Funny (and inappropriate) as that thought was, I am keenly aware that good conversations do not happen by accident. Casual conversations that do not start with sensitivity and tact can often begin with careless observations about a person’s weight, grooming, dressing, singleness or presenting energy level for the day. Though well-meaning, these statements can be jarring, even hurtful. We certainly can hope for better.
I have also noticed many conversations revolve around our complaints (“wah the restrictions nowadays ah”) and our fantastic or funny stories (“wah do you know what I saw that day?”). We might even unknowingly retell the same stories year after year.
While all this can be fun and informative, they rarely help us to show care, or know one another better. Can we listen better and be more thoughtful in our responses? Here are some pointers that may help.
a. It is up to us to make a difference if we seize it
I am old enough to know you may not see everyone again next year. Some might drift away, others may move away and still others may pass away. We will never regret making the most of every opportunity to be wise (Eph 5:15–16), to show love, and build that deeper connection with our loved ones.
b. Move from information to knowing
Start with specific questions about something someone does (job, CCA, course of study) and more towards why (Interest? Passion? Obligation?) and how they are experiencing it (Fun? Tedious?). These are breadcrumbs for us to follow, with the goal of finding out not what this person does, but who this person is.
c. Beware of conversation stoppers
To the younger ones
Do not be afraid to engage an older person! You would be surprised how willing they are to find out more about you! Be a master at asking good questions that let them talk about their areas of expertise, and ask follow up questions to ask them to explain even technical or complicated things in layman’s language. Don’t forget one of the most powerful tools you have, which is to ask, “When you were my age, did you ever…?” Be bold to ask them questions not only about what they did, but what they learnt from those experiences.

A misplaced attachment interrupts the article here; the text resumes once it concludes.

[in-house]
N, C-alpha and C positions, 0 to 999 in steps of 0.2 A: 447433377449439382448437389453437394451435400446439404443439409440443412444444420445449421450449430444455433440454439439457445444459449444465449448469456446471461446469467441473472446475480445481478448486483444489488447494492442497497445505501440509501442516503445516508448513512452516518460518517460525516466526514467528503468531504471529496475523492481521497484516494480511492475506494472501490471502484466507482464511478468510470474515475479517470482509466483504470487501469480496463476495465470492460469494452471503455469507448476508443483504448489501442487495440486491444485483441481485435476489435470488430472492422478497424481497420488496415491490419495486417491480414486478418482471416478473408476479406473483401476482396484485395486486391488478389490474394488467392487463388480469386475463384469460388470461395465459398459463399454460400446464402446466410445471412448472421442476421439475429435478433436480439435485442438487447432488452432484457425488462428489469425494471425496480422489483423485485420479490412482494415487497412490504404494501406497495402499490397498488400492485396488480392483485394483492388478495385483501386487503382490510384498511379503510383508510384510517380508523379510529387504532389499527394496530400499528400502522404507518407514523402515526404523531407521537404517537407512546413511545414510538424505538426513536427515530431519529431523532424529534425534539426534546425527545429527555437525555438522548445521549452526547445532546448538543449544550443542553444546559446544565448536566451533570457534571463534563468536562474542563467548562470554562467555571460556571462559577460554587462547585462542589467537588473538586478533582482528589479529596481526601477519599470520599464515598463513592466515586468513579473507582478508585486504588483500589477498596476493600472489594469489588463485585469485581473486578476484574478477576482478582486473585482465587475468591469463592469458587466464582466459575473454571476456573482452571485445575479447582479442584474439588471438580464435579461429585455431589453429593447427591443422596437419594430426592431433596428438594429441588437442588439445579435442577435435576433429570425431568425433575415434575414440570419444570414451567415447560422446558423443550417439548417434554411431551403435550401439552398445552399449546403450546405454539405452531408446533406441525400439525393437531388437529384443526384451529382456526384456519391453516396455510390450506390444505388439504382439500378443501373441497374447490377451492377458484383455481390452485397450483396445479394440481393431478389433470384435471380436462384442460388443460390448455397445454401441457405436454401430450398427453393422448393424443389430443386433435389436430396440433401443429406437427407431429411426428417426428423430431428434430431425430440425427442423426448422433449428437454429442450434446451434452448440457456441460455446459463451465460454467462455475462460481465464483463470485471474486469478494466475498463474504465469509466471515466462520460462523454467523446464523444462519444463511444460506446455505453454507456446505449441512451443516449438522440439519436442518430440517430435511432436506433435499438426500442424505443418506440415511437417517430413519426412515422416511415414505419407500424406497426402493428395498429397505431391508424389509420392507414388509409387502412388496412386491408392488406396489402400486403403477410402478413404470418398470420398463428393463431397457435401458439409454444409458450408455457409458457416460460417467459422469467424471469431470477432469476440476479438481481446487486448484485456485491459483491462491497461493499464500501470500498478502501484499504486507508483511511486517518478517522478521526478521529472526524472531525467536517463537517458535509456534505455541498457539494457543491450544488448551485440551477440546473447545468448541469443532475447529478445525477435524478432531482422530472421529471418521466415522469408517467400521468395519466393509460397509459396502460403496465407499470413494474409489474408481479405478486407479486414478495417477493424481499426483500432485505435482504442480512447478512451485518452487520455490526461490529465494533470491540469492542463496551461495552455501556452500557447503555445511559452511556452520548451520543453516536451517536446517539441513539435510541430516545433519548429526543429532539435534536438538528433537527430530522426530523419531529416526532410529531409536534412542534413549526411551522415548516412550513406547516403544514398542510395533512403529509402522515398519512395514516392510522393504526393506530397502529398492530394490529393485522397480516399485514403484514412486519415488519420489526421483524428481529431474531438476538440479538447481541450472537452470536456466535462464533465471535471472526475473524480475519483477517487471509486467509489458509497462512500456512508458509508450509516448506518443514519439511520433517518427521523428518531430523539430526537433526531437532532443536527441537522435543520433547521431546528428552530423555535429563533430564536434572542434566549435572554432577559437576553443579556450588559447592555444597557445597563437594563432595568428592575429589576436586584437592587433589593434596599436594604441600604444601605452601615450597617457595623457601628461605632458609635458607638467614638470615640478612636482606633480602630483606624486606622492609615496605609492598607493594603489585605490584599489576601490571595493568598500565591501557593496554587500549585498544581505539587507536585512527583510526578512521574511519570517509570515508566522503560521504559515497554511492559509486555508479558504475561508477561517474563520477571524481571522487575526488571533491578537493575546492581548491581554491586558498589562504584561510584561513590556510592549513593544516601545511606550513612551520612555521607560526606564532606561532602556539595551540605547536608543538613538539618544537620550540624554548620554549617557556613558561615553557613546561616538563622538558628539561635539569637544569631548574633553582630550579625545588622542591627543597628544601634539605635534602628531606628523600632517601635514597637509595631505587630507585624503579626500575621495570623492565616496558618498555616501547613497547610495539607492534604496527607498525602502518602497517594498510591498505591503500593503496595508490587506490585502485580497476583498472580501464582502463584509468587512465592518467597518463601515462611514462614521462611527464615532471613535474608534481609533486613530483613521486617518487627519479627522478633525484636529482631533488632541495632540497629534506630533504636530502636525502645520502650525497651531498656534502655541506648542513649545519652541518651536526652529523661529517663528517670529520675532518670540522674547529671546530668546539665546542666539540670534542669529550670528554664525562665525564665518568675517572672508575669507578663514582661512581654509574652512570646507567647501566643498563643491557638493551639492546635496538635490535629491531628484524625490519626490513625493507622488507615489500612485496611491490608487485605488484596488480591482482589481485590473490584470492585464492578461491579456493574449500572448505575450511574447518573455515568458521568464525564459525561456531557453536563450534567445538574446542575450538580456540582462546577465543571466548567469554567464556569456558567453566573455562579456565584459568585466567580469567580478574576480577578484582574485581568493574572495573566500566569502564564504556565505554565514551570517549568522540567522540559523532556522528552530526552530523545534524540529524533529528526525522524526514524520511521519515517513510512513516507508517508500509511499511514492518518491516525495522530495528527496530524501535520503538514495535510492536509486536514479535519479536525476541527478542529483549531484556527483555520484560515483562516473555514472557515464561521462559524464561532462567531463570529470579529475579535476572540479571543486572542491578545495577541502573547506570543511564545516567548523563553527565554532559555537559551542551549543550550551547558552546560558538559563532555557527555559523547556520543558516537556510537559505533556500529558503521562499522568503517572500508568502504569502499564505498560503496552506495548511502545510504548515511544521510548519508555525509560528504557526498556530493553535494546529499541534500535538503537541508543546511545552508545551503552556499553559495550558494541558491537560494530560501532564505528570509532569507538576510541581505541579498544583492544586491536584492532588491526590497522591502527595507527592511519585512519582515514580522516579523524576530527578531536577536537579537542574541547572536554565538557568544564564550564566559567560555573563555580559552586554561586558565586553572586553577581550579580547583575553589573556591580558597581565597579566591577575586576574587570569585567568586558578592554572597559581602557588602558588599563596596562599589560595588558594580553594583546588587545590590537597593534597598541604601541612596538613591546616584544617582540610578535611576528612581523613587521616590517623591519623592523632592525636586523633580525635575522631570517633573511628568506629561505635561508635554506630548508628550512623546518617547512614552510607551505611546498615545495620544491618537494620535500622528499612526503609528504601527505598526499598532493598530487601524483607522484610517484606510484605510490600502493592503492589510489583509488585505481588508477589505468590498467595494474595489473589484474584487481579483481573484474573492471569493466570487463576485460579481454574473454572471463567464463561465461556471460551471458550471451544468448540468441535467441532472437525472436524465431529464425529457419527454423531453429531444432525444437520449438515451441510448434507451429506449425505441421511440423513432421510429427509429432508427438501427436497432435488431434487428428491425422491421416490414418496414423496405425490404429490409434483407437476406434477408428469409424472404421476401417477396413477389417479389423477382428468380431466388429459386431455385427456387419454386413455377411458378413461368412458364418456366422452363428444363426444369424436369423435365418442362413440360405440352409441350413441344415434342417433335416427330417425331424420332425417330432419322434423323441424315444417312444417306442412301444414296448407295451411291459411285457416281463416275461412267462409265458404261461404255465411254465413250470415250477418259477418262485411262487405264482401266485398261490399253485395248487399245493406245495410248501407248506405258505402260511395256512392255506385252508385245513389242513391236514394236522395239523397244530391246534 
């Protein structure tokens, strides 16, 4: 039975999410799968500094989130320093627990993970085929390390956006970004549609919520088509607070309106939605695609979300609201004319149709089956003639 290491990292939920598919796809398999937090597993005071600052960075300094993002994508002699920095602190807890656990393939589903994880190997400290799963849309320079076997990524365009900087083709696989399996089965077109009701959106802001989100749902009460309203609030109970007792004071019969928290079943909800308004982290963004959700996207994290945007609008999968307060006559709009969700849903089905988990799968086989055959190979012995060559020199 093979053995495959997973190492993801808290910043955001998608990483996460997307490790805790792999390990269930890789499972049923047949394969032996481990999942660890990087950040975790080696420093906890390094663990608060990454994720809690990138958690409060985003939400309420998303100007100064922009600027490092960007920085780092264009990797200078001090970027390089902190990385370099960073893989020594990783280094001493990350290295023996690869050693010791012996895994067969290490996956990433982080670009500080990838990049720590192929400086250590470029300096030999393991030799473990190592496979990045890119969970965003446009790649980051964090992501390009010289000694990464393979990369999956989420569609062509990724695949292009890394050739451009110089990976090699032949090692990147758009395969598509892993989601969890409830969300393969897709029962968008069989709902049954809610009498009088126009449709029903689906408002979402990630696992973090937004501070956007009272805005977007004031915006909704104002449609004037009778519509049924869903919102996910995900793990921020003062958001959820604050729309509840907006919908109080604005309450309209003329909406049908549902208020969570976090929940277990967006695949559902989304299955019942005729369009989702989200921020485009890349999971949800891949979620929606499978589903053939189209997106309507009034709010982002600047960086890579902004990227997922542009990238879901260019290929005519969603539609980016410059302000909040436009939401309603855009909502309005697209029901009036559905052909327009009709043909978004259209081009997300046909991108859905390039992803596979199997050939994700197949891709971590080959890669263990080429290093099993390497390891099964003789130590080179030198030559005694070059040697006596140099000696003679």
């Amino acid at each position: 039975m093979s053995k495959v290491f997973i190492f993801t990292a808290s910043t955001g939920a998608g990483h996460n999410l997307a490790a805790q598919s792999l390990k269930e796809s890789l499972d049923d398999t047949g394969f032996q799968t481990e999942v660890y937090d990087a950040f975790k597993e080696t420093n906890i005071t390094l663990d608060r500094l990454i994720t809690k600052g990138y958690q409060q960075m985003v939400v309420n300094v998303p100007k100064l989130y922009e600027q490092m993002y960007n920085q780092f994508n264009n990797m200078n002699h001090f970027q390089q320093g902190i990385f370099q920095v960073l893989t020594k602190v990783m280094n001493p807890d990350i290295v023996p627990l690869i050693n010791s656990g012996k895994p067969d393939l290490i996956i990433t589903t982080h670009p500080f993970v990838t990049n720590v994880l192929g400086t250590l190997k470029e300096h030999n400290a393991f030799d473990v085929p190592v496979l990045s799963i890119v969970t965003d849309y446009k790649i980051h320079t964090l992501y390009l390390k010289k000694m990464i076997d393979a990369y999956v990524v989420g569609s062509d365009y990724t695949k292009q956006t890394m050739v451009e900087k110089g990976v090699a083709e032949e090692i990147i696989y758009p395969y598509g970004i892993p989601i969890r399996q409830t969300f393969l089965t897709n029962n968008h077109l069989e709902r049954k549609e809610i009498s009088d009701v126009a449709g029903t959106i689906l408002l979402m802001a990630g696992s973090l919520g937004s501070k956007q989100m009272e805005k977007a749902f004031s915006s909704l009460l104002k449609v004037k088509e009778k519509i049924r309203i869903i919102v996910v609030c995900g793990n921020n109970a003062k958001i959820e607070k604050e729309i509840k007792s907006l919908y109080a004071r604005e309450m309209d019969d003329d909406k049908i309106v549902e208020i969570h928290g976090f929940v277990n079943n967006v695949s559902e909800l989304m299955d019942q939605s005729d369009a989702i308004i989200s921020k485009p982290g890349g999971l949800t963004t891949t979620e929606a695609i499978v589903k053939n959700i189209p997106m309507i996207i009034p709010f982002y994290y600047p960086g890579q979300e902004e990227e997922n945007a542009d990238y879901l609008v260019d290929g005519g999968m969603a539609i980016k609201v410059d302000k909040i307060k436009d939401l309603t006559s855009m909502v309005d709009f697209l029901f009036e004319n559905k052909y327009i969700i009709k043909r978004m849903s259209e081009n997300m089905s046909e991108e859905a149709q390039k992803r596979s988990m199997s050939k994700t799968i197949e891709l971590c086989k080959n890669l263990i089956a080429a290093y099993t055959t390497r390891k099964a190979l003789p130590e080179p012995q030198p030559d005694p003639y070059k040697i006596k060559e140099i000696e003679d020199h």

To the older ones
Most young people are open to talking to older people. What they dread is to be made a captive audience of your stories or a student of your lectures. Because our culture tends to defer to age, it takes double the effort and self-awareness for older people not to jump in with their opinions, or stories, or make general statements about younger people. If you can really listen, make a young person feel what they say matters and ask them insightful questions about what they share, chances are you might even learn something—or better, be given the privilege to hear the heart of this precious young person.